Chris Dillow has been arguing in favour of a state bank. Recently I finished reading "The Truth About Markets" by John Kay, in which Kay describes the fiasco of the development of British Advanced Gas Cooled nuclear reactors.
These reactors were announced in 1965 by the Labour Minister of Power Fred Lee, who promised that we would "hit the jackpot" in exports of AGRs.
The AGRs were sold for £1.9 billion when British Energy was privatised in 1996, along with a promise by the government to underwrite any future clean-up costs. The total cost of developing the AGRs was around £50 billion at 1996 prices.
On the face of it this sort of thing makes it look like it is a bad idea to put the state in charge of allocating investment. Kay's point is more subtle though, he explains that what markets possess and the state does not, and what makes markets such effective wealth creation systems, is the disciplined pluralism of the market.
In the market new ideas are implemented all the time. Most fail. Companies either ditch the bad ideas or go bankrupt. The problem with the AGRs was that the government wanted the electricity industry to speak with "one voice", and the civil servants who made such bad decisions were never properly held to account. There was no plurality of ideas and no discipline when things didn't work.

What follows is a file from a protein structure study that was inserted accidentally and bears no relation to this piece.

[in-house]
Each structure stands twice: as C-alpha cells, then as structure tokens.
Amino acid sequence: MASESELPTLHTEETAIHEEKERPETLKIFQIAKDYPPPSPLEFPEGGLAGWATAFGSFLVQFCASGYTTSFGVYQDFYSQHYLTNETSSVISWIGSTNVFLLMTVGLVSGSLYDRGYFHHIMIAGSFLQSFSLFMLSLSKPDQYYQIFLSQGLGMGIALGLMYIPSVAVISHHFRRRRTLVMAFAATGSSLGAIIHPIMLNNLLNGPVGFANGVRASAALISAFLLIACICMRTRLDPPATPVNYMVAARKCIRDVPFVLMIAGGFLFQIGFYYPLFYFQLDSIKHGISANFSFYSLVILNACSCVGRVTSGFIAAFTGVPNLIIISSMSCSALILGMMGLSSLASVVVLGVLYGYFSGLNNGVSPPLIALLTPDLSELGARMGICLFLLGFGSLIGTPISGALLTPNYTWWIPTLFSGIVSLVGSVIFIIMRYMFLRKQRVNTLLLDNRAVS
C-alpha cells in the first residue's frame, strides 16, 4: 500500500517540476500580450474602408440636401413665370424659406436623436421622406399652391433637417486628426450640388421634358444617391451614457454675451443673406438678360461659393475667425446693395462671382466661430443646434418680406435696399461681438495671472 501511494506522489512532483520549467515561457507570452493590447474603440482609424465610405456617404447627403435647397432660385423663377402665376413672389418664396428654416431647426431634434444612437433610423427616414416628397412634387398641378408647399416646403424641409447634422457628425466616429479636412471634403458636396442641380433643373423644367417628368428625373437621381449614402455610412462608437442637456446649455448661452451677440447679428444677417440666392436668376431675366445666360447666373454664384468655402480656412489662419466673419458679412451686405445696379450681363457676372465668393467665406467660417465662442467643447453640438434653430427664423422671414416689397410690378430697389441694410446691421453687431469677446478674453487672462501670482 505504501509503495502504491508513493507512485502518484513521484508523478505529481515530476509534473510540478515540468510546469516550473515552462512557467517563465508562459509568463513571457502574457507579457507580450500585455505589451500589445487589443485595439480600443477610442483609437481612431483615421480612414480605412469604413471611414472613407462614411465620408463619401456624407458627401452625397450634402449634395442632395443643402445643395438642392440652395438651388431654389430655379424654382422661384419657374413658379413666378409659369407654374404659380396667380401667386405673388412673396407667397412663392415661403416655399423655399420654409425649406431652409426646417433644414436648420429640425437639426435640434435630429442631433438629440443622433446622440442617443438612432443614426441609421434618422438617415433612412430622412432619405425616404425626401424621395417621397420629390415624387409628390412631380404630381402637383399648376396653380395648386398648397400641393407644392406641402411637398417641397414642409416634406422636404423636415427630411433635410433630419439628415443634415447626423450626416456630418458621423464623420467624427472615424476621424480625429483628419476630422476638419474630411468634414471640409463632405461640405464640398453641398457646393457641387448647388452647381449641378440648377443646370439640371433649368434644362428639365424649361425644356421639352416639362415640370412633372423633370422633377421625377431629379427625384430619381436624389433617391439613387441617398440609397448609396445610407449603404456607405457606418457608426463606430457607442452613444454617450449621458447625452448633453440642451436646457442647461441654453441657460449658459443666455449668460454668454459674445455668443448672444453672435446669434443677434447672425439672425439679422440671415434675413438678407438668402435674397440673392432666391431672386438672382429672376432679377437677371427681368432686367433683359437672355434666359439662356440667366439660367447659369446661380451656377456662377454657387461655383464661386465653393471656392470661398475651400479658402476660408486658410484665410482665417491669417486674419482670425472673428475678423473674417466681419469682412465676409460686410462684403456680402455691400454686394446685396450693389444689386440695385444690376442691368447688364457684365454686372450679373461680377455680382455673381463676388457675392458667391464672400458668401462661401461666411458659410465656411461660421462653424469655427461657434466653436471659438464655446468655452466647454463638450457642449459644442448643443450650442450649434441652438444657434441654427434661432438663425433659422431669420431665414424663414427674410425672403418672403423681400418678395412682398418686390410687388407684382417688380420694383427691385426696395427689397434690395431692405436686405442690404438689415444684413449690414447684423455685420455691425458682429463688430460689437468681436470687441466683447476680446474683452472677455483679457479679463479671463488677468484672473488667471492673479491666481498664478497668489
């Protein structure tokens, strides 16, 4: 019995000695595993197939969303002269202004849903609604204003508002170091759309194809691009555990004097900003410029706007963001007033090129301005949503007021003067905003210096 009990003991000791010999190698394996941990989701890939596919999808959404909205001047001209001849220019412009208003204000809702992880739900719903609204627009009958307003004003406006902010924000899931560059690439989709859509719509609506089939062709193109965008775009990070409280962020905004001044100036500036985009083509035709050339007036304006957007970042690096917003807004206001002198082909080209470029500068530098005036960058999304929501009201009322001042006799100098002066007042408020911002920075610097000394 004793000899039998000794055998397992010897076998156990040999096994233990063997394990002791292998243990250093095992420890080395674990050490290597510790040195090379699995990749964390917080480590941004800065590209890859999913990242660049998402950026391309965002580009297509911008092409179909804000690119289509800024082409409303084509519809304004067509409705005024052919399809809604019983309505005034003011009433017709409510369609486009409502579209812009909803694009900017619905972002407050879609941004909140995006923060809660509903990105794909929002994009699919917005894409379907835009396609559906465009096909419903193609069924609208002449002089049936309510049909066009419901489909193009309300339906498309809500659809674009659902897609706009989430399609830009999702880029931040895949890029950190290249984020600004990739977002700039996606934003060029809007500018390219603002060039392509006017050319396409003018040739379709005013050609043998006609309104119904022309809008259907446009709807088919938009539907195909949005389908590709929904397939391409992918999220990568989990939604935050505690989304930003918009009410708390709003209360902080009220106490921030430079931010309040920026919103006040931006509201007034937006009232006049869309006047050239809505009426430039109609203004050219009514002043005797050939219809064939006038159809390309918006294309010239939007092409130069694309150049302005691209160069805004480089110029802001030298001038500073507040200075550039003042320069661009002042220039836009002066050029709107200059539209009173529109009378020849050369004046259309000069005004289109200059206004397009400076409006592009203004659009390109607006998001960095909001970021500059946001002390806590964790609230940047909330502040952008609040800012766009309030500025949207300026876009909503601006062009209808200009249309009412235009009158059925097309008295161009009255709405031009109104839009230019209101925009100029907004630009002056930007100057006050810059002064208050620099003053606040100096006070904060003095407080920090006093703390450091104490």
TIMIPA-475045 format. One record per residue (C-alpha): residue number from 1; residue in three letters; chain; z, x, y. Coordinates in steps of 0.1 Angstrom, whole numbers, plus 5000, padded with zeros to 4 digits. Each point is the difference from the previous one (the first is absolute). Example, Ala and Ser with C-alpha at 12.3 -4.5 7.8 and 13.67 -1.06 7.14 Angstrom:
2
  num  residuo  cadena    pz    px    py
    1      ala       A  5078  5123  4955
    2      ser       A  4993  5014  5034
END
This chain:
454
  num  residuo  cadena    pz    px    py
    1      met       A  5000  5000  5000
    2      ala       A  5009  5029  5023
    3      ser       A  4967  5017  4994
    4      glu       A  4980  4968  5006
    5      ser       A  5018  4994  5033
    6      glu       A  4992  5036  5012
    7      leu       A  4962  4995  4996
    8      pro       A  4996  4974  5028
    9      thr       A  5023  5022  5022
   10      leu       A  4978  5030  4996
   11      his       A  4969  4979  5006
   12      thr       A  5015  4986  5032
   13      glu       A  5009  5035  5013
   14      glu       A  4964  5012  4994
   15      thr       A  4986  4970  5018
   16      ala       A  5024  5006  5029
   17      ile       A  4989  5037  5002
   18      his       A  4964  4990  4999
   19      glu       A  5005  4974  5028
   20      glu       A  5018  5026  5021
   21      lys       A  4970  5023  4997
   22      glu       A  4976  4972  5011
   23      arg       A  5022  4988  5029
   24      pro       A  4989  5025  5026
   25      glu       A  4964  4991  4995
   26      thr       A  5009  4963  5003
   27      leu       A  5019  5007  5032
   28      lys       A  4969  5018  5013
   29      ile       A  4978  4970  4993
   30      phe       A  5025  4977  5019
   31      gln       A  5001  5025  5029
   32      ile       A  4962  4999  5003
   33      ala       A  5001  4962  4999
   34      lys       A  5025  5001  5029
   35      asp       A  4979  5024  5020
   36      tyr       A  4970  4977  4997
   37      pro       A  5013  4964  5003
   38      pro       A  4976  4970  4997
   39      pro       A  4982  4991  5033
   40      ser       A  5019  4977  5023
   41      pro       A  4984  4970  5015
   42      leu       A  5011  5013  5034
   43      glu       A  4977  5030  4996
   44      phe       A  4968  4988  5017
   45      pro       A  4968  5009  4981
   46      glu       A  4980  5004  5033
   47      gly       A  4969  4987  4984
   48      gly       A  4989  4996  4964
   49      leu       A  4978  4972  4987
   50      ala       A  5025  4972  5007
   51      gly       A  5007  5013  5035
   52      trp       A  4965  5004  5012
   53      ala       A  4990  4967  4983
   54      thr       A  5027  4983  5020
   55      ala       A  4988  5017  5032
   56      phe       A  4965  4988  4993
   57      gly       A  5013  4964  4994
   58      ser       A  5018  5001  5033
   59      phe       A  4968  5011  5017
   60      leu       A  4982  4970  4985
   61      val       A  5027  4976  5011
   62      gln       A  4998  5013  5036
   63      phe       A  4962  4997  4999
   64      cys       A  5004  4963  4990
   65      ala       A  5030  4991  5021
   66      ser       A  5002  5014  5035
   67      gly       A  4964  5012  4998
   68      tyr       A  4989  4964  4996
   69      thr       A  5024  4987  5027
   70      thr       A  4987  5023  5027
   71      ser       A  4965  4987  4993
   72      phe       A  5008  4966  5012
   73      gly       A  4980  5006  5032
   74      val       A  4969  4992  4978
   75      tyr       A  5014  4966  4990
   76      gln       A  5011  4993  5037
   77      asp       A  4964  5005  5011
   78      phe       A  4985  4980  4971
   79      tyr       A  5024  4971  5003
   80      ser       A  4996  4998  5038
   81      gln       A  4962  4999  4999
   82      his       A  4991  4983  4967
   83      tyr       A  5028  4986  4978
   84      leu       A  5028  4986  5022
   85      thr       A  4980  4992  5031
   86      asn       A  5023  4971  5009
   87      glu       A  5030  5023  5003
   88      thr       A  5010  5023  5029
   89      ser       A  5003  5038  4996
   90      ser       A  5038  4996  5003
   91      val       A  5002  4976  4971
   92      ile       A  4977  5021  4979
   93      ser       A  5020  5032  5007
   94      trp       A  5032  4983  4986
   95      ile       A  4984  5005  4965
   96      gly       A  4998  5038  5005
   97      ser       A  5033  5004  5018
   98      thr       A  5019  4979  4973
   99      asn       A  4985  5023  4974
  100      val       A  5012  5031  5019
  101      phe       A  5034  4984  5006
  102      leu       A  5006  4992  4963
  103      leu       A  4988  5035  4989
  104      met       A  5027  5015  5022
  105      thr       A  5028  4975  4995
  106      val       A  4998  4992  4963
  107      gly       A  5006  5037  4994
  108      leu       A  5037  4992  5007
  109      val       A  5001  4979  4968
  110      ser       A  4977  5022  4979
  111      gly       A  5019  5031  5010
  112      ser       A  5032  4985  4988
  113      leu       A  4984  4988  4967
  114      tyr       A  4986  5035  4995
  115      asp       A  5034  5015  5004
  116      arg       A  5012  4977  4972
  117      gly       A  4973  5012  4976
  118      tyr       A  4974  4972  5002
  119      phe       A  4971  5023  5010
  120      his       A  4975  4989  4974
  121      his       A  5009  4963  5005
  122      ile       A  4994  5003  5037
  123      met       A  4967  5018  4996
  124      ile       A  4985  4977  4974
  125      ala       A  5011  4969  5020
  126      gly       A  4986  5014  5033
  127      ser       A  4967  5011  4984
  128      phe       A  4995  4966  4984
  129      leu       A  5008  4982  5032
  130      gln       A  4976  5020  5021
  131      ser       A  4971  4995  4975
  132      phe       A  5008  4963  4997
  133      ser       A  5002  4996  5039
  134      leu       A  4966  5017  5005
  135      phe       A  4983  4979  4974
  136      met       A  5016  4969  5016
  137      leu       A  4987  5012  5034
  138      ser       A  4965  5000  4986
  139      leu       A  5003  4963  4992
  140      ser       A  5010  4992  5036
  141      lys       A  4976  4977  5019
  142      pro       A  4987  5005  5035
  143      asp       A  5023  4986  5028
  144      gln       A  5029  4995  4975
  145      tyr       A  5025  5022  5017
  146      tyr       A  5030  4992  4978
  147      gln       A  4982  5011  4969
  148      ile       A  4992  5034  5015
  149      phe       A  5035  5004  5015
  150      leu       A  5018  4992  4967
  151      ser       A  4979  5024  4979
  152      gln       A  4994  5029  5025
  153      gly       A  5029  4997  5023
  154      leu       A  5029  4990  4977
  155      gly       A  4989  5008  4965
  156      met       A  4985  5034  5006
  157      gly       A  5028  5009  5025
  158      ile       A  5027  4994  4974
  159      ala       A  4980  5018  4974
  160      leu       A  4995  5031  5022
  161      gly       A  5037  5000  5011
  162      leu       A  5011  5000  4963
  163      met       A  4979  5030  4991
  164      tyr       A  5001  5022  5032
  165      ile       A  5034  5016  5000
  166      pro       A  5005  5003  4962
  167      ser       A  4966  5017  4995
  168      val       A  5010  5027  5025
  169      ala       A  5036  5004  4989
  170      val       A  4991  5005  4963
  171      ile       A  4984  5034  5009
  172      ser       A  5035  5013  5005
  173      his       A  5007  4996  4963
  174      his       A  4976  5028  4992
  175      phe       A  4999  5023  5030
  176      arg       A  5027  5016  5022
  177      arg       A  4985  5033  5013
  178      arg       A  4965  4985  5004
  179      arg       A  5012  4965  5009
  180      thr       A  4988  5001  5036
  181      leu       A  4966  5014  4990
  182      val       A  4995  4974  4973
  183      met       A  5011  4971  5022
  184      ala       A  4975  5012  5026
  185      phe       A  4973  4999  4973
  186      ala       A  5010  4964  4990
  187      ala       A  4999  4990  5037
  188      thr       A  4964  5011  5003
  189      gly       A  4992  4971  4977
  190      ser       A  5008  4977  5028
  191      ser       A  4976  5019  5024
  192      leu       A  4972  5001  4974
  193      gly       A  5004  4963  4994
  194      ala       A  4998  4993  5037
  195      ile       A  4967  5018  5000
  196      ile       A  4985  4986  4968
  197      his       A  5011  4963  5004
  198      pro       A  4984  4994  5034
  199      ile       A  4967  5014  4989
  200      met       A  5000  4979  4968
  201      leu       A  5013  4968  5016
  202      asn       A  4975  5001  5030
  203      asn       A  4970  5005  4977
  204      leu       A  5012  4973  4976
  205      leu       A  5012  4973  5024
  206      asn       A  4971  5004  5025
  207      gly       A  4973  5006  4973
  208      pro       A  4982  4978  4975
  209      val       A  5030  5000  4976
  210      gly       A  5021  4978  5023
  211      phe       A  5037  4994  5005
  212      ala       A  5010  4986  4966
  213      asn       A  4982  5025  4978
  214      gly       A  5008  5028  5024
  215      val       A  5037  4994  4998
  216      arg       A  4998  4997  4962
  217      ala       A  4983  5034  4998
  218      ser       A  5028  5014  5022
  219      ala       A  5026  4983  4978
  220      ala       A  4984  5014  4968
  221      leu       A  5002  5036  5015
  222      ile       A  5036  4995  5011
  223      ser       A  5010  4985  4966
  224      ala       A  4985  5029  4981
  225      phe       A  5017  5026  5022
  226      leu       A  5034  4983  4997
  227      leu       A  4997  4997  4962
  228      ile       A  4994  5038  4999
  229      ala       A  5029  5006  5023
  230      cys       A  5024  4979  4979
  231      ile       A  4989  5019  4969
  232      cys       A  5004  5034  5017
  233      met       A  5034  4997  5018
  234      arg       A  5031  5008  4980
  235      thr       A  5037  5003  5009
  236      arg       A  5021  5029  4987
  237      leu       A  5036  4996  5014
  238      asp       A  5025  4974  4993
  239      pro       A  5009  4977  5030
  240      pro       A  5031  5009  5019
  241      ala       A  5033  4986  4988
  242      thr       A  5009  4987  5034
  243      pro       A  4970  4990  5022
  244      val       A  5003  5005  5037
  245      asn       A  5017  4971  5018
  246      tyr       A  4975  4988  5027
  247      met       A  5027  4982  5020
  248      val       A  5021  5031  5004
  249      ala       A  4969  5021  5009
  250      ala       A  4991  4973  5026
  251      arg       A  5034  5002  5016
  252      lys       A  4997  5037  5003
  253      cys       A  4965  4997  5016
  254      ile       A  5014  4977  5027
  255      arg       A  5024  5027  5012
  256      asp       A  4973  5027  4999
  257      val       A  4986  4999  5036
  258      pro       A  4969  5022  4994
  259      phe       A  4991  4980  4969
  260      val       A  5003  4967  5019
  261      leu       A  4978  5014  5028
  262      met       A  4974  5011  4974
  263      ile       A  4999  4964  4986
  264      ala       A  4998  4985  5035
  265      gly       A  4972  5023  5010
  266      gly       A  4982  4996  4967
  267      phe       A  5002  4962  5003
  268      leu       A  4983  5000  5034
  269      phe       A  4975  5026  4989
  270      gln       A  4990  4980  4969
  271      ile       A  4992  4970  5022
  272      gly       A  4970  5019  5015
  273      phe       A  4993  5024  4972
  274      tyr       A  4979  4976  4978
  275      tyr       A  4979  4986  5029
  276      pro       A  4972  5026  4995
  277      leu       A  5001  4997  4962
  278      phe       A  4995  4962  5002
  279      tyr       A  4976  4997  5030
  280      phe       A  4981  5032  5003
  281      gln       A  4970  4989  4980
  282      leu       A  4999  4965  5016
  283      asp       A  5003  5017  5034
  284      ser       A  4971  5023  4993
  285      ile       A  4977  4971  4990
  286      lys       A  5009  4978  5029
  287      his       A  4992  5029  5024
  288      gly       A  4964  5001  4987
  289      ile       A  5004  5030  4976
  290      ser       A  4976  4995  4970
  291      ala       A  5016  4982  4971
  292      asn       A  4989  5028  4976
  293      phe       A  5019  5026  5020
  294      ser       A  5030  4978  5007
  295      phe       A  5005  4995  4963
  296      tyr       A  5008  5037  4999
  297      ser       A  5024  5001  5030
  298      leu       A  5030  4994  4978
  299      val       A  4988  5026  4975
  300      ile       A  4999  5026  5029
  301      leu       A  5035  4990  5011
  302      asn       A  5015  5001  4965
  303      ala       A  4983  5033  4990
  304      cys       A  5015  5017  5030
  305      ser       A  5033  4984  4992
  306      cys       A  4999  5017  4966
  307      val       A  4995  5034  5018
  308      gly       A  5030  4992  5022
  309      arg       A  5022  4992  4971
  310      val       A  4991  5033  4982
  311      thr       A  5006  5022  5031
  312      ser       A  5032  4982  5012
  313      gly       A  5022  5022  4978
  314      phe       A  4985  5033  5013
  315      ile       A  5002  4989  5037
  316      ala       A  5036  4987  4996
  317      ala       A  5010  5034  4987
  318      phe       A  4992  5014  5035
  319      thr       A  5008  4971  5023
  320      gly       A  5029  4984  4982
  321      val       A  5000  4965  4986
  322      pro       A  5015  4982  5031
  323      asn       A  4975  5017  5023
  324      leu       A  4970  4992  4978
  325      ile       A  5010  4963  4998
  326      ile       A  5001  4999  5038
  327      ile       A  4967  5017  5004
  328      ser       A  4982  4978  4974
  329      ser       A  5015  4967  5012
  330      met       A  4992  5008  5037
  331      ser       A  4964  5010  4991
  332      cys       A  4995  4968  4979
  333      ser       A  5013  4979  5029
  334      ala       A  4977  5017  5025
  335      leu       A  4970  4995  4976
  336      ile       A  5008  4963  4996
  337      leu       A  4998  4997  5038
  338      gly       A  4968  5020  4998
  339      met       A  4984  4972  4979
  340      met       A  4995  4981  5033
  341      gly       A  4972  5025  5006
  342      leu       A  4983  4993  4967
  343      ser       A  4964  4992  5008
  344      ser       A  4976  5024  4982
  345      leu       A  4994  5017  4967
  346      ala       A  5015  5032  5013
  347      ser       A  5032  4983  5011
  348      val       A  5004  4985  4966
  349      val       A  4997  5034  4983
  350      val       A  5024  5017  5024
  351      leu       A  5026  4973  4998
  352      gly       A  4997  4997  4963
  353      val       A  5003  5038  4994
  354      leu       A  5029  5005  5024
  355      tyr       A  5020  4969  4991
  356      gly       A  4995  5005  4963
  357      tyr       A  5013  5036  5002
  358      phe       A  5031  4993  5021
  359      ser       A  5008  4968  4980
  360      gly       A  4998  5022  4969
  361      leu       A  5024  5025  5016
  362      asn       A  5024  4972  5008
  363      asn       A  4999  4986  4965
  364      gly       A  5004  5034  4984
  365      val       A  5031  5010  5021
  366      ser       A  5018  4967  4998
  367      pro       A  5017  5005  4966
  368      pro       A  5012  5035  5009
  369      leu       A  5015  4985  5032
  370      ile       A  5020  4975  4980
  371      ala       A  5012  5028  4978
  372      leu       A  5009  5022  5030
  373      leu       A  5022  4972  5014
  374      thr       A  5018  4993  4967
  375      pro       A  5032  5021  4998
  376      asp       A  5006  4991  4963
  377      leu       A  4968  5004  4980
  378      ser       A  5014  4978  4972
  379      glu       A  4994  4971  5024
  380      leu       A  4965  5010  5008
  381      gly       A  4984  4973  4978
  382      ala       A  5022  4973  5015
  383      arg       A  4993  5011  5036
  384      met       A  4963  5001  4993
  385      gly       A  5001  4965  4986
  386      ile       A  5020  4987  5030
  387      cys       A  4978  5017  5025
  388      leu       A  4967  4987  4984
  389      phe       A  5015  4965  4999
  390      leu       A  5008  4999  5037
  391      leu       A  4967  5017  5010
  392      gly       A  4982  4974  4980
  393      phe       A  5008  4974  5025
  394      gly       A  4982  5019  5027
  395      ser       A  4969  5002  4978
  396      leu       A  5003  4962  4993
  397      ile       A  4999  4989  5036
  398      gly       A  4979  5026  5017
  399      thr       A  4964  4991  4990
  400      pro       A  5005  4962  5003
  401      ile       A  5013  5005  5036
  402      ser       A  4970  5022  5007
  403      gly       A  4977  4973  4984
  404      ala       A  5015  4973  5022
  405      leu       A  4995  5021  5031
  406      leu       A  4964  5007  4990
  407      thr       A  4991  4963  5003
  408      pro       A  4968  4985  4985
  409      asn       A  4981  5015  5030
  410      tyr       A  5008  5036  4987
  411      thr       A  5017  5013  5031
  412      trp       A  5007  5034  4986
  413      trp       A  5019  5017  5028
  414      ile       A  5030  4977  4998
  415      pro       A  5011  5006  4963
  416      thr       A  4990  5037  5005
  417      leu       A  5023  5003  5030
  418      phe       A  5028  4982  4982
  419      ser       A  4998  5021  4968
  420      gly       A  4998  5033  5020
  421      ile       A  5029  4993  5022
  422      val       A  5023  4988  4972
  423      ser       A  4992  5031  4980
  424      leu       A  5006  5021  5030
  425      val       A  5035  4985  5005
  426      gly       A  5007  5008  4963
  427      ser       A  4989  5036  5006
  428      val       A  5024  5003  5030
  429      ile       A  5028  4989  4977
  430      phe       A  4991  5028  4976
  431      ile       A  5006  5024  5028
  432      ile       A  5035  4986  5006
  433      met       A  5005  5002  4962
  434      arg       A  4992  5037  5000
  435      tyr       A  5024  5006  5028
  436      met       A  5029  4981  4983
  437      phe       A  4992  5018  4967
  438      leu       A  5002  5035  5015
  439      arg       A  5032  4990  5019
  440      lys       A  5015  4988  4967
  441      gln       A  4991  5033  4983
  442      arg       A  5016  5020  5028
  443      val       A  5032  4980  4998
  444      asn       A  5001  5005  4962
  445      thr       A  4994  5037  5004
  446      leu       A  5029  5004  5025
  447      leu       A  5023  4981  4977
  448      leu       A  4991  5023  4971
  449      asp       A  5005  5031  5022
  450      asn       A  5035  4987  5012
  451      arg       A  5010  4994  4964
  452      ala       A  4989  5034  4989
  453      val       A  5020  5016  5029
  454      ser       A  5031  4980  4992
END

The problem then is not that necessarily with the state funding things, but rather with the state funding things without its decisions being subject to any kind of disciplined pluralism.
Back to Dillow's point: can it really be so hard for the government to create an independent state bank? It could be run in a similar fashion to the BBC, with an independent income guaranteed from some kind of levy.
As Dillow points out, the future is inherently unknowable. Professional VCs expect only around 1 in 8 of their investments to work out. Small loans made in sufficiently large quantities may generate enough benefits to outweigh the losses.